🙂 🙂 🙂
Before he became a politician, Churchill was both a serving soldier and a war correspondent, forging a relationship with the right-wing Telegraph newspaper that lasted on and off for the whole of his life. This book is an amalgamation of articles which appeared in the paper, either written by or about Churchill over his long career. Having thoroughly enjoyed another Telegraph publication last year, The Telegraph Book of the First World War, I had high expectations of this one, which sadly it didn’t wholly meet.
Some of the articles written by Churchill are outstanding. His description of the naval war in WW1 is lucid and revealing about the arguments over tactics between the politicians and Admiralty bigwigs. It’s a potted history of the whole thing, from the positioning of the Grand Fleet at Scapa Flow through to the U-boat war and the measures taken to combat it – the Dover barrage and the adoption of the system of convoys. As always in his writing, Churchill’s personality comes through – his criticisms of the Admiralty feel personal on occasion – but he is very good at making complicated issues clear for the less well informed reader.
He also speaks intelligently and perceptively about the ‘dole’ – how National Insurance should be used, in his opinion, to support those people who are left without work for a period of time. Many of the arguments he was putting forward back in the middle of the last century are still being debated today and he was unusually perceptive at recognising that the future would probably lead to an ageing population with all the pressures that would place on the newly-formed Welfare State. It’s rather depressing to think that present-day politicians seem to have been taken by surprise by issues Churchill foresaw 60 or 70 years ago.
There is also a rather excellent section in the book on Churchill’s post-WW2 plea for the formation of a United States of Europe, where he envisions much of what has subsequently come to pass, and pretty much in the way he suggested. He felt that it was crucial for France, still reeling from the war, to reach out a hand of forgiveness to defeated Germany, and to forge unbreakable bonds between first the major and then the minor nations of Europe to prevent the never-ending wars that had brought the entire continent to its knees. He believed both the United Nations and a treaty between Europe and the US (subsequently NATO) would be crucial in ensuring peace and in providing a bulwark against the encroachment of communism in the form of the USSR. All familiar stuff to us now, but prescient and influential when he was writing.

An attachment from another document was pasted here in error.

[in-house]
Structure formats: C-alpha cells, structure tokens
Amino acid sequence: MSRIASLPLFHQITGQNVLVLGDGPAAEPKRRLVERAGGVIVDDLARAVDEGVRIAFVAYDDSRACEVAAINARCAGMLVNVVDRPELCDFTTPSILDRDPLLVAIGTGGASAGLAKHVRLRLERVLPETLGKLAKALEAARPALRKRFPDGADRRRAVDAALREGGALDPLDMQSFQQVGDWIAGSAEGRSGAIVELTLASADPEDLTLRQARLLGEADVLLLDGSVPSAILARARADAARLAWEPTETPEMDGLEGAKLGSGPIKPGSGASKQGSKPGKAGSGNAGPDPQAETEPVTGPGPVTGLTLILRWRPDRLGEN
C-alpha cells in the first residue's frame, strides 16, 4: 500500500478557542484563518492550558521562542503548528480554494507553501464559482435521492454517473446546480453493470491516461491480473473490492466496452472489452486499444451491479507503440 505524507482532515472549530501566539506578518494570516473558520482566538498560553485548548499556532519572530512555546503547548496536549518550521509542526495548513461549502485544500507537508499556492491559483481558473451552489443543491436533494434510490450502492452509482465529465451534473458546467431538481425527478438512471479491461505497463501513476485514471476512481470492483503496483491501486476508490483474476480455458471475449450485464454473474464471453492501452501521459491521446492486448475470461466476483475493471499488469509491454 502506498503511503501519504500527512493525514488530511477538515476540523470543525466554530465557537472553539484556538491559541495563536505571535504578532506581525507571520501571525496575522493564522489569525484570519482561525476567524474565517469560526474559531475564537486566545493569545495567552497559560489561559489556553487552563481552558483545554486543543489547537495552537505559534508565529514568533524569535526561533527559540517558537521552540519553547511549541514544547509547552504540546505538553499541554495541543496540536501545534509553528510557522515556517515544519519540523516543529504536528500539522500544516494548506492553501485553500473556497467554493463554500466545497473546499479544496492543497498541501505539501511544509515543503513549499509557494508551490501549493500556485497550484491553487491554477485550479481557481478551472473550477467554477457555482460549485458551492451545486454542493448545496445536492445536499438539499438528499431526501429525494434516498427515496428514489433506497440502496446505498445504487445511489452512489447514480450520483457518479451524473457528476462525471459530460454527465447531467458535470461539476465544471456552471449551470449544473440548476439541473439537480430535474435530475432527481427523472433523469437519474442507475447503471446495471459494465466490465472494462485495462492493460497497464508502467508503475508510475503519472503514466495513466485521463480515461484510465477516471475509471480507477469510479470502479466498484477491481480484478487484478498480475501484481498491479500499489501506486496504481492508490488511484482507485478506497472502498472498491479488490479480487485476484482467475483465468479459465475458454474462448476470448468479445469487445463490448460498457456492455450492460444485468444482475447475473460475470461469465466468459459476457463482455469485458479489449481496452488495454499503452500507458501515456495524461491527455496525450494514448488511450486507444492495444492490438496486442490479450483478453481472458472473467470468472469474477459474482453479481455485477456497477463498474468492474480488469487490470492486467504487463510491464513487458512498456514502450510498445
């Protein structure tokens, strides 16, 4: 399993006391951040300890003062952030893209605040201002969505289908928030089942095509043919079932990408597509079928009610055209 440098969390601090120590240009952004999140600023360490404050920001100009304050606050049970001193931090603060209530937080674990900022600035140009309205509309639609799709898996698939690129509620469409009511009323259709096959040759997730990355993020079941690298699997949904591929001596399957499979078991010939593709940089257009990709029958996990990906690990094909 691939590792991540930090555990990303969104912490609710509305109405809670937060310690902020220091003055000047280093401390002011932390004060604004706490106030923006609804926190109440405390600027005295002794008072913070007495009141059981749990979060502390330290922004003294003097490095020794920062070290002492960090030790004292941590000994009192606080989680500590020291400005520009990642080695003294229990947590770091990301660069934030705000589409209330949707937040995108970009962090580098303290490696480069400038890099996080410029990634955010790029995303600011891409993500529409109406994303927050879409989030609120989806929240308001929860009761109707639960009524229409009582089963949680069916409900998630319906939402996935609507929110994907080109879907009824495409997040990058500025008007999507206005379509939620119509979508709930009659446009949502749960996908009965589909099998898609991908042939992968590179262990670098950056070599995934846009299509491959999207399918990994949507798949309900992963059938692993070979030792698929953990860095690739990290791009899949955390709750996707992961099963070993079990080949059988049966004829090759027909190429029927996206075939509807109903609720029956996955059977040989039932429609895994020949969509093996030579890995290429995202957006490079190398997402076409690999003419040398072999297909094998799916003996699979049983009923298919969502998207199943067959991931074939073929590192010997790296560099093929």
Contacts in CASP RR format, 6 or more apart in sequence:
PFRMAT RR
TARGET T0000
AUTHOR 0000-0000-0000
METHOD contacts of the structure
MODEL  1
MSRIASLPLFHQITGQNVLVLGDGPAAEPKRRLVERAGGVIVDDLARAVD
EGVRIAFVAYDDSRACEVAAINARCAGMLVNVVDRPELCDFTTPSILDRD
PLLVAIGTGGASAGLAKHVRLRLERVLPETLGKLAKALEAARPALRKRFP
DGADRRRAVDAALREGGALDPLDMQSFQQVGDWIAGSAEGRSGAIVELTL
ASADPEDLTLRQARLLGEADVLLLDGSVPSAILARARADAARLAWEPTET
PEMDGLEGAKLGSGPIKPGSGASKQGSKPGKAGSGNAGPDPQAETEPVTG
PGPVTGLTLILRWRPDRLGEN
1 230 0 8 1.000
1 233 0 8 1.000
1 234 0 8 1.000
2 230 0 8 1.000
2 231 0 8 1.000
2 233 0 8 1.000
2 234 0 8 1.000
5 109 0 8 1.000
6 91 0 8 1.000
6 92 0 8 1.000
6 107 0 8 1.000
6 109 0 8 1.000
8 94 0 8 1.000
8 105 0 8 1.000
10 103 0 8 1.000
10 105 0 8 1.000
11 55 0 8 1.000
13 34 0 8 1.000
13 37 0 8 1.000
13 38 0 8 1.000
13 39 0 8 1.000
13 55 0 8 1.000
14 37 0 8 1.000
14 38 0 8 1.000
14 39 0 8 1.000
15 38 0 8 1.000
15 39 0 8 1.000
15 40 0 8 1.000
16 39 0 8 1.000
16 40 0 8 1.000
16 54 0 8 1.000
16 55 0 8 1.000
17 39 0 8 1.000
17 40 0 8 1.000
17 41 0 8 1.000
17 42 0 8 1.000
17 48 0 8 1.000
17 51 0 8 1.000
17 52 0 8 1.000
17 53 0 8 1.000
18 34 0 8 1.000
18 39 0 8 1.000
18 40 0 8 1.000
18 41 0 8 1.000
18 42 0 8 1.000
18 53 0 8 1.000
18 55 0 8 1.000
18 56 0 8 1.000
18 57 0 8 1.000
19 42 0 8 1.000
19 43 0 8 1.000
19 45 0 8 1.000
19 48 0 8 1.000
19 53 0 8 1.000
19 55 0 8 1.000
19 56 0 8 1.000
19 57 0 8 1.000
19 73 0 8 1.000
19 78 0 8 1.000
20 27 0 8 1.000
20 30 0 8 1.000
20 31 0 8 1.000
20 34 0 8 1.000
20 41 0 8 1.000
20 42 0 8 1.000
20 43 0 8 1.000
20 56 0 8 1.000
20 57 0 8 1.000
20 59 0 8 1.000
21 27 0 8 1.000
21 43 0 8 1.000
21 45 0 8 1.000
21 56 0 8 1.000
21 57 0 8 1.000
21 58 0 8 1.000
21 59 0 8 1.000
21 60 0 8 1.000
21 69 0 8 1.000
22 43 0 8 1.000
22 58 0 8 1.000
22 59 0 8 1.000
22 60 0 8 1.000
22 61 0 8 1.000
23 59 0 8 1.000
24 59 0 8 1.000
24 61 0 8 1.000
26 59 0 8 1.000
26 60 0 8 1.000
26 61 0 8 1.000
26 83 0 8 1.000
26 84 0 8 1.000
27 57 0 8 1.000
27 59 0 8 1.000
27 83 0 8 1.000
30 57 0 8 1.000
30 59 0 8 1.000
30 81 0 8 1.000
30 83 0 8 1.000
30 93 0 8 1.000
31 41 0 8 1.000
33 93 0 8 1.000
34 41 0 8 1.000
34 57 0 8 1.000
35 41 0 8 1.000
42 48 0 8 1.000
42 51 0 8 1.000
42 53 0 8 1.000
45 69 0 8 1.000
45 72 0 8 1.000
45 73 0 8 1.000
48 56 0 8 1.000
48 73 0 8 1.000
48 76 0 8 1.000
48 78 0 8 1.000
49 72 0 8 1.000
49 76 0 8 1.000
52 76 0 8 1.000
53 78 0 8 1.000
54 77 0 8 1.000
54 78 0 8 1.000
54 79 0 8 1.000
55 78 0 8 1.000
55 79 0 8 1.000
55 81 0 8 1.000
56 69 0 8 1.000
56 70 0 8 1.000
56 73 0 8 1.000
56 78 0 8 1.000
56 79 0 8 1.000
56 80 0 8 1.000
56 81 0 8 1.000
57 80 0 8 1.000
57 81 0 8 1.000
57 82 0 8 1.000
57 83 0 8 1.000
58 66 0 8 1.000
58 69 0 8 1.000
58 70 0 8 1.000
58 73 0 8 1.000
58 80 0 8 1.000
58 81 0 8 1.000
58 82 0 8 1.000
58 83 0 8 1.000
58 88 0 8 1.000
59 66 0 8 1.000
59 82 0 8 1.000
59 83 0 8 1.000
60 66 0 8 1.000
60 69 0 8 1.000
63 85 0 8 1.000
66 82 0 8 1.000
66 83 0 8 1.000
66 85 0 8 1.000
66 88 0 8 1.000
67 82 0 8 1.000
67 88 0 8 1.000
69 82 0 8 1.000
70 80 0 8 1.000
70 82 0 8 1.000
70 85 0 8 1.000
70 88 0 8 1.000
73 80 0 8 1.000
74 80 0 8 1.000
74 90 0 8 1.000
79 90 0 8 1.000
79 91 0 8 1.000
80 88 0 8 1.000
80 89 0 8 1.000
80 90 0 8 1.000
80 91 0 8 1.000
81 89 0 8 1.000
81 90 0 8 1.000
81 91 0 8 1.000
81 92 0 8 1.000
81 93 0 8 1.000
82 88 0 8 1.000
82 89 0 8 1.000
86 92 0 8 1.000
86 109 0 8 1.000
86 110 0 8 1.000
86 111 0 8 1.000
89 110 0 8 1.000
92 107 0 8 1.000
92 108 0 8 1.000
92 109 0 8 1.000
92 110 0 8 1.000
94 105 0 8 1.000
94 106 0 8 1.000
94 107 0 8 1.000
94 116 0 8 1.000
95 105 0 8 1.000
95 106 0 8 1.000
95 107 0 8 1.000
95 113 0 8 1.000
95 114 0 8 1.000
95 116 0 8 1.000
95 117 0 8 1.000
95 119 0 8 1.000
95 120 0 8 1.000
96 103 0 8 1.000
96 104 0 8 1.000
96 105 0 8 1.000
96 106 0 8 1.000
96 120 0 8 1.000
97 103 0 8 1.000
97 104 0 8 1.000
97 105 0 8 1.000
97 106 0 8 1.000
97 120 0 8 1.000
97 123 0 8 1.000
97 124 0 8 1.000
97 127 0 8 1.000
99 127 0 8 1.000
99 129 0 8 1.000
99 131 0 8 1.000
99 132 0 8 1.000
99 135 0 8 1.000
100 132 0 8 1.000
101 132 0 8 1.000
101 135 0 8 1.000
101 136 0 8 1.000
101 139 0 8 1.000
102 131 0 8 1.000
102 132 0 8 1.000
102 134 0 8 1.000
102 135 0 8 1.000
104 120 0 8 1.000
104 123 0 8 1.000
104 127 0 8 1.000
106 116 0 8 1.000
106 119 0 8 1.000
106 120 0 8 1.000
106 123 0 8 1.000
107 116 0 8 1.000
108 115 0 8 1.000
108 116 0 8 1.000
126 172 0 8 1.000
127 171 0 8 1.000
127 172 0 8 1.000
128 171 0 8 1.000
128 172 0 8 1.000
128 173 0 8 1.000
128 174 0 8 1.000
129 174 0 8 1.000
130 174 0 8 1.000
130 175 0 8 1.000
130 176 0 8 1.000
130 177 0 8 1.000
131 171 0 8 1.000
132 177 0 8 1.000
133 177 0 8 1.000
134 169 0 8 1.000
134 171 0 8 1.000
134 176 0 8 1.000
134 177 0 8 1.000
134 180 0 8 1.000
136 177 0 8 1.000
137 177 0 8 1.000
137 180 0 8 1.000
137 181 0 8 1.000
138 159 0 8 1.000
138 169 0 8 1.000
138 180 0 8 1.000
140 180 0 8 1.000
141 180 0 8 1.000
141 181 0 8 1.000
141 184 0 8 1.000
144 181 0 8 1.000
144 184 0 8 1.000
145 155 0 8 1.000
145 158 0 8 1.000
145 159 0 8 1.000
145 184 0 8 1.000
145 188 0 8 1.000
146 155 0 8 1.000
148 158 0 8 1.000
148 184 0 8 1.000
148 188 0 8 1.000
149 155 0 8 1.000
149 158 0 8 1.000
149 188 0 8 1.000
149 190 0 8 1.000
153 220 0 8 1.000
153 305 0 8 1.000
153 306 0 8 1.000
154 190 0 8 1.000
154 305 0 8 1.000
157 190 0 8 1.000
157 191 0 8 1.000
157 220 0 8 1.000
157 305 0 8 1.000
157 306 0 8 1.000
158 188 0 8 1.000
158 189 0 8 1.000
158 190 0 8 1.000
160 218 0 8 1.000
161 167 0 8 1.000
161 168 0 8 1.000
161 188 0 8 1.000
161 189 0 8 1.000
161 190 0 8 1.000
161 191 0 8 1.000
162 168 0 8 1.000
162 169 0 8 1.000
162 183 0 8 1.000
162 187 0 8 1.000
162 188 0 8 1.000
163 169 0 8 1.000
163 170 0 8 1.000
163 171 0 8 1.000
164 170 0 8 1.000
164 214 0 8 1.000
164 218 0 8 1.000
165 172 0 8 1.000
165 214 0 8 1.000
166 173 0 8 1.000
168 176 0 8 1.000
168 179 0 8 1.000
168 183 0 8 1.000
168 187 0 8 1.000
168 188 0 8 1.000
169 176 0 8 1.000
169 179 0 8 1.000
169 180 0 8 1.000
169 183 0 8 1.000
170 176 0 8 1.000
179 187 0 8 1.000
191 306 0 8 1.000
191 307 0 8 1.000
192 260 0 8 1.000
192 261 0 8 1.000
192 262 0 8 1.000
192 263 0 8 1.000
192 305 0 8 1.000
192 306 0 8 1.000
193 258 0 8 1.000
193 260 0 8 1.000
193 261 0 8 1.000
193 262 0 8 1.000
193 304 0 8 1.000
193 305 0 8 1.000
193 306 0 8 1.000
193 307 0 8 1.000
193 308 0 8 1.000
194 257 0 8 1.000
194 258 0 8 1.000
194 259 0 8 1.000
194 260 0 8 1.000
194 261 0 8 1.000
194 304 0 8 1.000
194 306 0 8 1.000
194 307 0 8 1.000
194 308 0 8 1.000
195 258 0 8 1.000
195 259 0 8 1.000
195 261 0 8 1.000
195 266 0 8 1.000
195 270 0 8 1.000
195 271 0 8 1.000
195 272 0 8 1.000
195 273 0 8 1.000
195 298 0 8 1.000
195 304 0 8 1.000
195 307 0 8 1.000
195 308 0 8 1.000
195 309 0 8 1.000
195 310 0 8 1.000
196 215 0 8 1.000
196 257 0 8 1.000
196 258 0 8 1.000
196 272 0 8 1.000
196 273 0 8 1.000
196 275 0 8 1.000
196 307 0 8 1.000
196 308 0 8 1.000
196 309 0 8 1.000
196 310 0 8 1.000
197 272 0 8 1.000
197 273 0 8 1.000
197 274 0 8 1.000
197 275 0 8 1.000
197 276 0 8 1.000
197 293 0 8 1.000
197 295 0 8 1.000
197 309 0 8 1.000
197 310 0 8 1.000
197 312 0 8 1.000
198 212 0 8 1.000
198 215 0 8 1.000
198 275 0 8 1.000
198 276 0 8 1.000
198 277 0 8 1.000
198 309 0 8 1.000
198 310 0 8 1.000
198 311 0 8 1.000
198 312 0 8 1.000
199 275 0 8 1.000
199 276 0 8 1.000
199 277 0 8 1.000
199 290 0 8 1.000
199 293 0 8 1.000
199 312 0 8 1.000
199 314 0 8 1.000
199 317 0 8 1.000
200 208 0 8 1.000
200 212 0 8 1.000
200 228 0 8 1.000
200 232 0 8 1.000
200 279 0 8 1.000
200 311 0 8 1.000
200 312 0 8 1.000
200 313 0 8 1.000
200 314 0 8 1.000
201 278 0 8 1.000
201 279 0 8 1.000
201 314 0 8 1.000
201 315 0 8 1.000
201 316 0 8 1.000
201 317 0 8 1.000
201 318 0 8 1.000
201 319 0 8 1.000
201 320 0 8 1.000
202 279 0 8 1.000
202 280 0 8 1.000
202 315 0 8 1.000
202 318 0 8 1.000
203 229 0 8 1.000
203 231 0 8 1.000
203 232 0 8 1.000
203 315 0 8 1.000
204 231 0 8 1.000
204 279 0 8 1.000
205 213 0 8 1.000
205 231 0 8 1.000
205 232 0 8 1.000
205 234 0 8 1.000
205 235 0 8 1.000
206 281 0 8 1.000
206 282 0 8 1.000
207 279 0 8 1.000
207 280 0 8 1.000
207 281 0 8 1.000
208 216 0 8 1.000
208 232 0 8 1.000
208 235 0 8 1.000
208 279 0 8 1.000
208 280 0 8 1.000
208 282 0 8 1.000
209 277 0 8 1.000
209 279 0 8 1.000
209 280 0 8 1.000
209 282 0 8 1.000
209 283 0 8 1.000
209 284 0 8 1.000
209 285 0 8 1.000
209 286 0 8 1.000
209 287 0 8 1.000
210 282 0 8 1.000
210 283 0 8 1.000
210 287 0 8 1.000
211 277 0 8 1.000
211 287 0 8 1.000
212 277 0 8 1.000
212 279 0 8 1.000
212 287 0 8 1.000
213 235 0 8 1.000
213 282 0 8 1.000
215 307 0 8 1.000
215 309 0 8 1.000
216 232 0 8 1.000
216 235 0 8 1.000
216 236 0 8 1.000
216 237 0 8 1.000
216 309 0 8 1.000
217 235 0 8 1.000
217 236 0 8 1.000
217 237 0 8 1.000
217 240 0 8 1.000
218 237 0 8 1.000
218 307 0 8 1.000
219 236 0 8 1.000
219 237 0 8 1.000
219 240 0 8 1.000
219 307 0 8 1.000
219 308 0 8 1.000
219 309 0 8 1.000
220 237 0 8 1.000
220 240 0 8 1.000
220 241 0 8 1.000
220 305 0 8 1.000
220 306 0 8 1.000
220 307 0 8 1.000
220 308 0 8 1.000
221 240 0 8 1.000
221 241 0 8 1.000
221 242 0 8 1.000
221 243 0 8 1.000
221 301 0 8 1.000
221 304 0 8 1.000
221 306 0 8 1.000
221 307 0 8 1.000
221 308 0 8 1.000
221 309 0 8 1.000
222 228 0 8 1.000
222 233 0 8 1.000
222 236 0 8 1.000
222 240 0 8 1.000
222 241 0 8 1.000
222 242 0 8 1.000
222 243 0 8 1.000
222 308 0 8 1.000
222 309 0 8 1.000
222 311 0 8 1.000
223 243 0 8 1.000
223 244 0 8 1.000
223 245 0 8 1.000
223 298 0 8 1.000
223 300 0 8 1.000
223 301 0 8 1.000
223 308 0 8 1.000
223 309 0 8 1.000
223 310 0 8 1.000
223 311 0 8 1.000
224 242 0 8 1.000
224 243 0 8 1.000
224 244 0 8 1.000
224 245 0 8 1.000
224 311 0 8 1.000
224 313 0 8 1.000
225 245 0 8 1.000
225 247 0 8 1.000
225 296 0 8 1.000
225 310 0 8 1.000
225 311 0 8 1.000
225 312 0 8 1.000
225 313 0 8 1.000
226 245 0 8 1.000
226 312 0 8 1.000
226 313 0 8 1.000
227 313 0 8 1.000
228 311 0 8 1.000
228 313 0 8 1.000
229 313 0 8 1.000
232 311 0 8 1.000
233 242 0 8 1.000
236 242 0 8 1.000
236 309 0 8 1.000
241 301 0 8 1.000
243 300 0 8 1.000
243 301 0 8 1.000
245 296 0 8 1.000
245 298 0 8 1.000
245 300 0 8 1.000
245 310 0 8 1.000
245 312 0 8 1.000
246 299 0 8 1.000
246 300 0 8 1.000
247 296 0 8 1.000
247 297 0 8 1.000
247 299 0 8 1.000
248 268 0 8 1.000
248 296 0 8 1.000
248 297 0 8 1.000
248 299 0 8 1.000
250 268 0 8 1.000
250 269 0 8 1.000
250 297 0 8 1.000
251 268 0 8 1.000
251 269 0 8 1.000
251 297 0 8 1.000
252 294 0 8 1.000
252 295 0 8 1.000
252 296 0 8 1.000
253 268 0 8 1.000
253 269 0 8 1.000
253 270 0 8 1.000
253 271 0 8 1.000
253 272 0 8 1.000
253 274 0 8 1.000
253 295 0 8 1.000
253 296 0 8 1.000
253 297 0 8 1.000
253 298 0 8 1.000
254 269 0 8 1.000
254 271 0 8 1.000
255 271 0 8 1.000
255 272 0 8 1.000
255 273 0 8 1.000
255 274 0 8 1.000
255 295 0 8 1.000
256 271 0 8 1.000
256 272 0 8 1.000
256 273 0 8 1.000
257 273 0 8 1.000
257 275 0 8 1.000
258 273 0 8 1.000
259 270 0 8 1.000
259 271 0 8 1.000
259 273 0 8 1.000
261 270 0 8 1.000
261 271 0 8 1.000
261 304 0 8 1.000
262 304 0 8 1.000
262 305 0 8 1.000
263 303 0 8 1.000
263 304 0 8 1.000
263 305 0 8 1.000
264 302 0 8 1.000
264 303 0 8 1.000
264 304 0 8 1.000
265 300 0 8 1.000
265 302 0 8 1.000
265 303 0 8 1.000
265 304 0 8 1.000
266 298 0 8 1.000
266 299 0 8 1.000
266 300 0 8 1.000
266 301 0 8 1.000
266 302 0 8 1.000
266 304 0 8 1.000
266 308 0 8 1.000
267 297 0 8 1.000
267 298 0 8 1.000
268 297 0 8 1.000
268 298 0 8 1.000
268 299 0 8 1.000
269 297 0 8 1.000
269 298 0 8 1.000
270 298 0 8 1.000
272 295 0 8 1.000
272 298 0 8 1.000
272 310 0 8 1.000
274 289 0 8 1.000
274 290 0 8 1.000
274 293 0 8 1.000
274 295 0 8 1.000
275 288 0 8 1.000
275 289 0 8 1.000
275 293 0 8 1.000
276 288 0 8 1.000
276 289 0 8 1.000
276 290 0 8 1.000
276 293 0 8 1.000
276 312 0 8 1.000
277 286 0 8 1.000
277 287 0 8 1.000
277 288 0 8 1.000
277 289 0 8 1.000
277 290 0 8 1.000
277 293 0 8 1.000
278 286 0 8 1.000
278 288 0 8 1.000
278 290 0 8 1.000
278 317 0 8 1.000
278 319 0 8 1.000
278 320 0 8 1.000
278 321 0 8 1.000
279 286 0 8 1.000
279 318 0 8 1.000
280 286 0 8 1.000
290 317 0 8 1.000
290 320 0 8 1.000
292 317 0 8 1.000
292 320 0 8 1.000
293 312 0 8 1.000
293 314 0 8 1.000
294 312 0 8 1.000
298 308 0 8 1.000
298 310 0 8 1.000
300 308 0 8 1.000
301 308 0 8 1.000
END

So there’s plenty of good stuff in here. Unfortunately, a lot of the rest is either filler or not set well enough in context to make it informative without pre-existing background knowledge. Each section has a little introduction, but these don’t give enough information to explain the background to the following articles. Therefore, the bits I’ve picked out as excellent are the things that I already had some knowledge of. But when Churchill is talking about his time in India way back before WW1, for example, I was completely at a loss – I didn’t know who we were fighting or why, or who won, and I was none the wiser afterwards. Like the First World War book, this one has no notes, but while I felt in worked in that book by pushing the reader into the same position as the original readers of the newspaper, in this one it felt like a real weakness – the original readers would have been aware of the context in a way that most modern readers won’t be. I also found the articles about Churchill arriving at train stations, complete with descriptions of what he and his wife were wearing, or the articles about his pets(!), lacked much relevance or interest to all but the most dedicated Churchill enthusiast.
My other main complaint is that the book is by no means complete. We are told that Churchill wrote a series of fortnightly articles for the paper during the run-up to WW2. But we only get to read a couple of them. Had the bits about his budgerigar been left out, perhaps the space could have been filled with something more enlightening. Also, the way the book has been divided up into sections by subject means that the timeline jumps all over the place – one minute we’re in the 1940s and then suddenly we’re back in the 1910s. And oddly, WW2 seems to be almost entirely missing! I grant that Churchill probably didn’t have much time for article writing at that period; however, presumably the paper was reporting on the war and on Churchill’s role, but the mentions of it in this book are few and far between.
So, despite a few excellent articles, overall I found the book pretty disappointing. A missed opportunity – with more focused editing, a linear structure and fuller contextual information I feel this could have been done so much better. As it is, I can’t give it more than a lukewarm recommendation at best.